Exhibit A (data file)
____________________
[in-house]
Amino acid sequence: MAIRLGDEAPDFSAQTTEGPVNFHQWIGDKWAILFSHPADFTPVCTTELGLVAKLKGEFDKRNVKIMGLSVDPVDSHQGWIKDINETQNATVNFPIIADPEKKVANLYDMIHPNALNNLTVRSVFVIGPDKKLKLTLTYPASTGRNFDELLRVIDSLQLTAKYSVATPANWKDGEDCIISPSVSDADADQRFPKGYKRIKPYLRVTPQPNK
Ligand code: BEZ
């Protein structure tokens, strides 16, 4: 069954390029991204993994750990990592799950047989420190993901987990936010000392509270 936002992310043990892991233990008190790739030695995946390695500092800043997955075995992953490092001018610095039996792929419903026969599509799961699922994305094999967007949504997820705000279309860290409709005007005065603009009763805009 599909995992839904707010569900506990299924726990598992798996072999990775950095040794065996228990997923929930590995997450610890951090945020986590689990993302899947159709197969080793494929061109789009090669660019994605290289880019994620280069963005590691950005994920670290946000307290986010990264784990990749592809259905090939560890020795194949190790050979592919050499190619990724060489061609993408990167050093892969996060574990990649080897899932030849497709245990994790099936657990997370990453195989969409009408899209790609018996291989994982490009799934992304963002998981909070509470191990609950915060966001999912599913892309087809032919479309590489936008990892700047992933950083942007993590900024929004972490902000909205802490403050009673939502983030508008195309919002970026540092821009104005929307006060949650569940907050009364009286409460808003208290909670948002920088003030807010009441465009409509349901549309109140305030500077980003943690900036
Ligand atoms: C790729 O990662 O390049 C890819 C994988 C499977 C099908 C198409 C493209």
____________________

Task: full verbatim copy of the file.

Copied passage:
[in-house]
Amino acid sequence: MAIRLGDEAPDFSAQTTEGPVNFHQWIGDKWAILFSHPADFTPVCTTELGLVAKLKGEFDKRNVKIMGLSVDPVDSHQGWIKDINETQNATVNFPIIADPEKKVANLYDMIHPNALNNLTVRSVFVIGPDKKLKLTLTYPASTGRNFDELLRVIDSLQLTAKYSVATPANWKDGEDCIISPSVSDADADQRFPKGYKRIKPYLRVTPQPNK
Ligand code: BEZ
């Protein structure tokens, strides 16, 4: 069954390029991204993994750990990592799950047989420190993901987990936010000392509270 936002992310043990892991233990008190790739030695995946390695500092800043997955075995992953490092001018610095039996792929419903026969599509799961699922994305094999967007949504997820705000279309860290409709005007005065603009009763805009 599909995992839904707010569900506990299924726990598992798996072999990775950095040794065996228990997923929930590995997450610890951090945020986590689990993302899947159709197969080793494929061109789009090669660019994605290289880019994620280069963005590691950005994920670290946000307290986010990264784990990749592809259905090939560890020795194949190790050979592919050499190619990724060489061609993408990167050093892969996060574990990649080897899932030849497709245990994790099936657990997370990453195989969409009408899209790609018996291989994982490009799934992304963002998981909070509470191990609950915060966001999912599913892309087809032919479309590489936008990892700047992933950083942007993590900024929004972490902000909205802490403050009673939502983030508008195309919002970026540092821009104005929307006060949650569940907050009364009286409460808003208290909670948002920088003030807010009441465009409509349901549309109140305030500077980003943690900036
Ligand atoms: C790729 O990662 O390049 C890819 C994988 C499977 C099908 C198409 C493209």